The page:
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Clearing toyon brush for firebreak

Using eucalyptus leaves for compost pile

Matt, My Man: I guess it’s time to cut a firebreak around my home. I hate to clear natural vegetation, but it’s better than having my house burn down. Part of the vegetation is toyon, and I know for a fact that’s a protected plant. Can you cut it for a firebreak? — Toto Two, San Diego

Matthew Alice: Is the oil of eucalyptus leaves toxic to plant roots if they are used in large quantities as a surface mulch and/or worked into the soil as a soil amendment for garden vegetables and fruit trees? In compost? — Apprehensive, National City

Ooooh, nix that euc mulch scheme. No good, sez a county ag rep. Landscape one minute, moonscape the next. Eucalyptus, pepper, oleander—nasty allelopaths — spread toxins into/ontc the soil to kill the competition. Most oozes from the roots, but it’s in the leaves too. But euc compost is another pile of poop entirely. Follow carefully all the universal laws of composting, and you’ll have a toxin-free soil amendment. Microbial action in the heap gets rid of the bad stuff. A Ventura County farm advisor tested euc-augmented compost and gave it his seal of approval But like many So Cal plants, fibrous ’lyptus leaves are tough and decompose at a glacial pace, You’ll tweak the process along if you spread the leaves on your lawn, run over the mess with a mower, then wet the minced euc real well before you dump it in the bin. Oleander, by the way, is poisonous to animals and man (as you might suspect, since it flourishes in freeway exhaust) so just on general principles, avoid that entirely.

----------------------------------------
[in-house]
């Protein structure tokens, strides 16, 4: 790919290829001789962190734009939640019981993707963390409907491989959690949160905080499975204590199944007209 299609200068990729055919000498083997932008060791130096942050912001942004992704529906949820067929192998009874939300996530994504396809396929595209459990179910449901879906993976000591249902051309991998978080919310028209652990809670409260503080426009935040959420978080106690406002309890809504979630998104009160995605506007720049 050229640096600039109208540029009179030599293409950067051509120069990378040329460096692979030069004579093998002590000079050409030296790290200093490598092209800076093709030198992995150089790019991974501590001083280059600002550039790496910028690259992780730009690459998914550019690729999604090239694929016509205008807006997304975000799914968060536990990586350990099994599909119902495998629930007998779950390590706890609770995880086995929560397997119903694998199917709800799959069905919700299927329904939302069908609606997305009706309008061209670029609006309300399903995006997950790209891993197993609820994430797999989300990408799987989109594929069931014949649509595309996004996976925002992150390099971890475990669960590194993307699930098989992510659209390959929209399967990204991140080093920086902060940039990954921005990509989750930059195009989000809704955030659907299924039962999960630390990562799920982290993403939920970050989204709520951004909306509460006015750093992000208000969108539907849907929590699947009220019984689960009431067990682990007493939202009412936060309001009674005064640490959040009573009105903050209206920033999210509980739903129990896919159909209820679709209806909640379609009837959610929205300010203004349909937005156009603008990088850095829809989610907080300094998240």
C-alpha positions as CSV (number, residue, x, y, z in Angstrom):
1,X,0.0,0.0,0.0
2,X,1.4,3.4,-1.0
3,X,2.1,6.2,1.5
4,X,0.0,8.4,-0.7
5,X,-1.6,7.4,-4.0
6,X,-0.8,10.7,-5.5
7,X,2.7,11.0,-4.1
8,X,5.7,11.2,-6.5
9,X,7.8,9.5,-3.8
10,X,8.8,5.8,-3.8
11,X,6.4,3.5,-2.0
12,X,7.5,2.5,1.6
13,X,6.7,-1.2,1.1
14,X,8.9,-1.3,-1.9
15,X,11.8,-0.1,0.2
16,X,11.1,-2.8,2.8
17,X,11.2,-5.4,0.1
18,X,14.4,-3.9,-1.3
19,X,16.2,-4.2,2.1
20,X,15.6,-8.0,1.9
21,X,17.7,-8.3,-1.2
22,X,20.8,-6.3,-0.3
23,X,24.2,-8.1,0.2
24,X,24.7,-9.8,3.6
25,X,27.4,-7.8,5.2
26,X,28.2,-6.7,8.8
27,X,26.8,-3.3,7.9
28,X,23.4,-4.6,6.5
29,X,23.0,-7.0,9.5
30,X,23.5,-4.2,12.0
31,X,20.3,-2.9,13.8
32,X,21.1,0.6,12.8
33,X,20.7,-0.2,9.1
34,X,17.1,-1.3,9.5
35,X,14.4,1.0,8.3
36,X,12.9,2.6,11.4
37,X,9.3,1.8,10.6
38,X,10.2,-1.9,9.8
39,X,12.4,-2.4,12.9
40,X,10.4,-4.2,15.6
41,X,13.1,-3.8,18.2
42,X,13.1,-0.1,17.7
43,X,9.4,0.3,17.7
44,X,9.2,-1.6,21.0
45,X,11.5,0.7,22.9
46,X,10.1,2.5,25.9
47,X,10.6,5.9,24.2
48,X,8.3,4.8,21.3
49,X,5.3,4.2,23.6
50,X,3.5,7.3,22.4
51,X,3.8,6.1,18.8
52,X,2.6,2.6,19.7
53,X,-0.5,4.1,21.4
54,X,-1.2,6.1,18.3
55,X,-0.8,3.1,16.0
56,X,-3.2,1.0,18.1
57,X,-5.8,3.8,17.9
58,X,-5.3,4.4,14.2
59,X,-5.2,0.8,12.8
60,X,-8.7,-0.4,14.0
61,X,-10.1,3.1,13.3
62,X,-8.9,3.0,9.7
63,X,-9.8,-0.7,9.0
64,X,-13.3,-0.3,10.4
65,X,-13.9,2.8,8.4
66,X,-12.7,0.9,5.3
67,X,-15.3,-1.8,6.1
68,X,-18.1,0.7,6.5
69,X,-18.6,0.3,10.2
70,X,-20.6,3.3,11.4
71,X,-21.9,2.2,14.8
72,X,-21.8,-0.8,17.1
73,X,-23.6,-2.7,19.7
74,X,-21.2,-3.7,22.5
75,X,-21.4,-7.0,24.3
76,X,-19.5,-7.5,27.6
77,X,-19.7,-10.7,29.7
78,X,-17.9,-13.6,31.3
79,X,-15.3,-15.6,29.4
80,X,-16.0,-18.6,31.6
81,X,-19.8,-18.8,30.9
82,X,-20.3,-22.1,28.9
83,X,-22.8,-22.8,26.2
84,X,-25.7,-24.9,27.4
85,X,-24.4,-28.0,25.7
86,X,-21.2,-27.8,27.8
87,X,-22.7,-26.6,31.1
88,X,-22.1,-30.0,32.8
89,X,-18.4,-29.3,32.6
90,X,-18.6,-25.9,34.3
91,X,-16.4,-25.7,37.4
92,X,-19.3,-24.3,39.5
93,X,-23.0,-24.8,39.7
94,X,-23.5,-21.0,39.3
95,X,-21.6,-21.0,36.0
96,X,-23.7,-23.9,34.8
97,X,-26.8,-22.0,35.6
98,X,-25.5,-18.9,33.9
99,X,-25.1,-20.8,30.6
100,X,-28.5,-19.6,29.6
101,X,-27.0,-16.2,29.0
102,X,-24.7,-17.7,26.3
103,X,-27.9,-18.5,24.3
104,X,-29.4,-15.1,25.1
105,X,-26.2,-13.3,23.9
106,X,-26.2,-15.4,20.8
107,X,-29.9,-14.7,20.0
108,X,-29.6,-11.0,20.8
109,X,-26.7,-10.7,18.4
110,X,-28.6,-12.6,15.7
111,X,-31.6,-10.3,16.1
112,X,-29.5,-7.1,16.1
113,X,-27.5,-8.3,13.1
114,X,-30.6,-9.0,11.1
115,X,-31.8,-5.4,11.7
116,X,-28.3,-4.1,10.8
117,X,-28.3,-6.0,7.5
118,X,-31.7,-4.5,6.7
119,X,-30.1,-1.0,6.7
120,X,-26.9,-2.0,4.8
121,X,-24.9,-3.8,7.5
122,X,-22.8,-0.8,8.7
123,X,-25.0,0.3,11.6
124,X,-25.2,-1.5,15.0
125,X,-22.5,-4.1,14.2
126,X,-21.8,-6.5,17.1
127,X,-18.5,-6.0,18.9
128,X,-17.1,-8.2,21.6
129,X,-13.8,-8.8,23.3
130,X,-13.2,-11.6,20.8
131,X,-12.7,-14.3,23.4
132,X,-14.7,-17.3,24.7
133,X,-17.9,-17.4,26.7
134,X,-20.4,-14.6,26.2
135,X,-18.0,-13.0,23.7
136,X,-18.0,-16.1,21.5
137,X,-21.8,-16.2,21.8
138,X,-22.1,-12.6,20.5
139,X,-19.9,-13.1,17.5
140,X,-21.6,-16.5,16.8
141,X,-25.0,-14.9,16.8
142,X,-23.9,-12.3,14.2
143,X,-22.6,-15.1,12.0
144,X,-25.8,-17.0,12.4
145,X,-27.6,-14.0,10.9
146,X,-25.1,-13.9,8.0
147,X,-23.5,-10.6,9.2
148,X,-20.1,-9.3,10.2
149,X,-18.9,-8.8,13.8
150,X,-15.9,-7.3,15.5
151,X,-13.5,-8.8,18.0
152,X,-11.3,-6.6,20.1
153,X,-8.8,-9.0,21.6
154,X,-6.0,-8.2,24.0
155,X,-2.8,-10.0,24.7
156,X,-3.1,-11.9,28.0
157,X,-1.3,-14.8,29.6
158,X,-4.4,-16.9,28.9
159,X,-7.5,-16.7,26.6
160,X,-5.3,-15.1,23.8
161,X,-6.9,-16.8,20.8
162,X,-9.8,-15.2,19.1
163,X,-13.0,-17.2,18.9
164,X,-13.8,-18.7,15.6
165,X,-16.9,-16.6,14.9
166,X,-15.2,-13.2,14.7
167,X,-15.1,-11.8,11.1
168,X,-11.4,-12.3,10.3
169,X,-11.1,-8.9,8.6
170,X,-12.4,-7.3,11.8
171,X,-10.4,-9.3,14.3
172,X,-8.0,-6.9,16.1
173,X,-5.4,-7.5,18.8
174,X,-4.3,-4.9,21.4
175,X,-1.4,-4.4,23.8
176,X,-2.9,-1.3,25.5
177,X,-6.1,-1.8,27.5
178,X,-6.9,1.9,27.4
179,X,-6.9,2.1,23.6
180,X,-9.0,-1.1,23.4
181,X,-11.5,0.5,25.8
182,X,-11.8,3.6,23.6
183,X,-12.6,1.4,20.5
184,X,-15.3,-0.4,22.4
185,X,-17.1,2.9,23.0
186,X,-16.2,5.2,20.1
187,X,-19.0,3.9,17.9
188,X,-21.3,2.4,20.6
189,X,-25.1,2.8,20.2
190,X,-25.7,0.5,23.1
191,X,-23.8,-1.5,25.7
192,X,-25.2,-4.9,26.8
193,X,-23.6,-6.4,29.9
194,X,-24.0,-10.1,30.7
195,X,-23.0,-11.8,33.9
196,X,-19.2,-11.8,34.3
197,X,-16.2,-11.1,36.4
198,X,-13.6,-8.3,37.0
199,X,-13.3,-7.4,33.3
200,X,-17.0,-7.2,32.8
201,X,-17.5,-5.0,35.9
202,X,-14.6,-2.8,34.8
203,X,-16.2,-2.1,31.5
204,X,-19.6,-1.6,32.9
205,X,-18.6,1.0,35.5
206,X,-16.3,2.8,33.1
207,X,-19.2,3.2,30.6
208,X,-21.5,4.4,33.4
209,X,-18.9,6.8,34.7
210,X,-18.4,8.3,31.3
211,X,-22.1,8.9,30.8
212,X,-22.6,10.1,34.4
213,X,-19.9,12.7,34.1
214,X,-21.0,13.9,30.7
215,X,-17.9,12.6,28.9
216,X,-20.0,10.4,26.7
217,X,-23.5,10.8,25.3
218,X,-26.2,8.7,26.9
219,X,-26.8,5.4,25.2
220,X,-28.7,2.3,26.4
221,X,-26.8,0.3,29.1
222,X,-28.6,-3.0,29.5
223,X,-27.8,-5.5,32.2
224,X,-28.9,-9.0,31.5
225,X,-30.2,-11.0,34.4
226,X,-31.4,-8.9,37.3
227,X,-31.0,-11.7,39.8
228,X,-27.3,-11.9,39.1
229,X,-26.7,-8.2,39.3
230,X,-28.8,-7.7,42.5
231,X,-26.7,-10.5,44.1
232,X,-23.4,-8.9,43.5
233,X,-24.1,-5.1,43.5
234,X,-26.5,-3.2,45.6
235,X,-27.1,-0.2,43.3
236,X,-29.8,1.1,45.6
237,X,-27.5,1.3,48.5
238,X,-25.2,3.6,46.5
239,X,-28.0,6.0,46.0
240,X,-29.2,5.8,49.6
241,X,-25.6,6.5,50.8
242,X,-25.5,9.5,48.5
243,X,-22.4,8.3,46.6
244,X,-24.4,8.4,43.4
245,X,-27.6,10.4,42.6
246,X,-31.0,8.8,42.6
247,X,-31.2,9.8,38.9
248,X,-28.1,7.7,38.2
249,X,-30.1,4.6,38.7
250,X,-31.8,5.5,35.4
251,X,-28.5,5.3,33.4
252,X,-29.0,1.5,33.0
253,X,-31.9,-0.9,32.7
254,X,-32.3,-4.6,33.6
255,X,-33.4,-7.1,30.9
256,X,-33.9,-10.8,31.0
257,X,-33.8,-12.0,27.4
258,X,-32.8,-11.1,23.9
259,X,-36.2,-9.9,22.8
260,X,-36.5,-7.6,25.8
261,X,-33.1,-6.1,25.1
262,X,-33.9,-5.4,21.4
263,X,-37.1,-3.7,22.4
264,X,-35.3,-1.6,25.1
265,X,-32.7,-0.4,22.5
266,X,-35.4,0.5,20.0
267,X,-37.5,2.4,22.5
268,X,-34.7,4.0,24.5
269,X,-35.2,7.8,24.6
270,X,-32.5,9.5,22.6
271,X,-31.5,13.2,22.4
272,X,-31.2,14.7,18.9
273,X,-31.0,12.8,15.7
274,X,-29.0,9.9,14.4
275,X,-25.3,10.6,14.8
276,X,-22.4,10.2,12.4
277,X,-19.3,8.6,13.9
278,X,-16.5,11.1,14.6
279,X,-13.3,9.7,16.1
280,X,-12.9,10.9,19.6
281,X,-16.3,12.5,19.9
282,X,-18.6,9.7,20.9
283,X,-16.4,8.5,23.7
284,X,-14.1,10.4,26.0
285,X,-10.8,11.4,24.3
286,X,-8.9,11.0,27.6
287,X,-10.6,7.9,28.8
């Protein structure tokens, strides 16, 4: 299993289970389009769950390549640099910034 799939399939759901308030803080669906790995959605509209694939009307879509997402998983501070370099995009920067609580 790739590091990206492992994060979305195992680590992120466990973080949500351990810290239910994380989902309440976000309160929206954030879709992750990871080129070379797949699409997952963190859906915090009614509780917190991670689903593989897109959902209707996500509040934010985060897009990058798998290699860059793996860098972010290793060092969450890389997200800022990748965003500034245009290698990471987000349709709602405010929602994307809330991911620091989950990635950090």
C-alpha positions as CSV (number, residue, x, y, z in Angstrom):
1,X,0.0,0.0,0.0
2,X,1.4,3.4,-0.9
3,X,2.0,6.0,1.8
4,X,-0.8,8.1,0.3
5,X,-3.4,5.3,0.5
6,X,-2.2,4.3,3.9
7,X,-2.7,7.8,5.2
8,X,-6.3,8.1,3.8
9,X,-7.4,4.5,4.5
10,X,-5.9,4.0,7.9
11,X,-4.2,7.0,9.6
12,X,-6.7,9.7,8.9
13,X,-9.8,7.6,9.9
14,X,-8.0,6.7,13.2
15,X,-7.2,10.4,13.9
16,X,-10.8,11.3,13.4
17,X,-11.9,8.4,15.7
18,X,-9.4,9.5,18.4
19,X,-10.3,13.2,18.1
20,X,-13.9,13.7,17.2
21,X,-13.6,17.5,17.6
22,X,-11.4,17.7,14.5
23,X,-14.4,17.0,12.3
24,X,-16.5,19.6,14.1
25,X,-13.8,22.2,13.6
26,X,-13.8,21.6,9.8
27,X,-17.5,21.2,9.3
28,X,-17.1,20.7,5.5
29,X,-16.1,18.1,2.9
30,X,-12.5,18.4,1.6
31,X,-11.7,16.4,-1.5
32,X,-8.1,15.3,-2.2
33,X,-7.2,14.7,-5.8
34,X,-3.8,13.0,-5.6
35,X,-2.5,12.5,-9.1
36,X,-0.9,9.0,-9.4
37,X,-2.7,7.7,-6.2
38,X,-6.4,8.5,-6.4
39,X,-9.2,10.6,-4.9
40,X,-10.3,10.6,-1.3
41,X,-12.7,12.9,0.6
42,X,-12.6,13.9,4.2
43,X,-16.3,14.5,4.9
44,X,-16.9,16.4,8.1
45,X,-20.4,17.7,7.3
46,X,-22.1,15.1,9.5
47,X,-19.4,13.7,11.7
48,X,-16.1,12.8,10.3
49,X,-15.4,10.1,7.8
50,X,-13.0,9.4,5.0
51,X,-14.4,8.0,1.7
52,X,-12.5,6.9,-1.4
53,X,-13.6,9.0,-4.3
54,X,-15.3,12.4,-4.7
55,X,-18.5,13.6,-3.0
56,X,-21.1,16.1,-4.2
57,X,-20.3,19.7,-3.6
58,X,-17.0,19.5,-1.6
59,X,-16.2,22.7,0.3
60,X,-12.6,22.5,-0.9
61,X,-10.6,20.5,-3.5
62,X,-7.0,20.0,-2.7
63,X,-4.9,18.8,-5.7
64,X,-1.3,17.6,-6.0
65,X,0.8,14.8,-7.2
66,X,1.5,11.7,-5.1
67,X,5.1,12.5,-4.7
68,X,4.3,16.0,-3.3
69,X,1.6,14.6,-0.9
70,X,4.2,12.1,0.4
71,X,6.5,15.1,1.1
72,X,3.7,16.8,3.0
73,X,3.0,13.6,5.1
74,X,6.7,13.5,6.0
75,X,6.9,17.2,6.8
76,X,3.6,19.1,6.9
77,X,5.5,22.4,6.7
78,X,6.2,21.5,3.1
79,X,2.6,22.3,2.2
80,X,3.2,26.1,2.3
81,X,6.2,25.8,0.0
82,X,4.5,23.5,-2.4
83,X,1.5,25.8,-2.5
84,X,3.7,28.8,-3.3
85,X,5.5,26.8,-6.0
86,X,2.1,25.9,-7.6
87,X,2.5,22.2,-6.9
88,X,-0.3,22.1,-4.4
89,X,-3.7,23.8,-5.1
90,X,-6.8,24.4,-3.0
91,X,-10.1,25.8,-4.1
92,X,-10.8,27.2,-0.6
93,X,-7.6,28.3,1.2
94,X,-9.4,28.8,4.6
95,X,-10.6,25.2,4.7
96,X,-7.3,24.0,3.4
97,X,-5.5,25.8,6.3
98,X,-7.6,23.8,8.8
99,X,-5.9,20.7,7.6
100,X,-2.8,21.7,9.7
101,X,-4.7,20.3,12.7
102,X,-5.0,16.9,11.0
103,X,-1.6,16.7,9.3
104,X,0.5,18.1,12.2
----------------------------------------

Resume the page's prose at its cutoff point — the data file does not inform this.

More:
Something else we can dump in the bin is the “fact” that toyon is protected. According to the local, um, branch of the California Native Plant Society, toyon is going the way of most indigenous greenery, but the plant that put the “holly” in Hollywood is still hanging in there But just because you’re permitted to cut it down doesn’t mean you should. You can clear other brush in the firebreak and leave selected plants. And when the fire department recommends that you clear brush, they don’t mean rip it out by the roots. You need a city-issued permit tc do that, even if the vegetation isn’t protected. Just give the area a trim a couple of inches from the ground and leave the roots in to prevent soil erosion. The San Diego city fire department’s community education division at 1010 Second Avenue can give you more details. Oh, by the way, toyon aside, you can’t cut endangered plants in a firebreak area. Protected means protected even from your good intentions.

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Matt, My Man: I guess it’s time to cut a firebreak around my home. I hate to clear natural vegetation, but it’s better than having my house burn down. Part of the vegetation is toyon, and I know for a fact that’s a protected plant. Can you cut it for a firebreak? — Toto Two, San Diego

Matthew Alice: Is the oil of eucalyptus leaves toxic to plant roots if they are used in large quantities as a surface mulch and/or worked into the soil as a soil amendment for garden vegetables and fruit trees? In compost? — Apprehensive, National City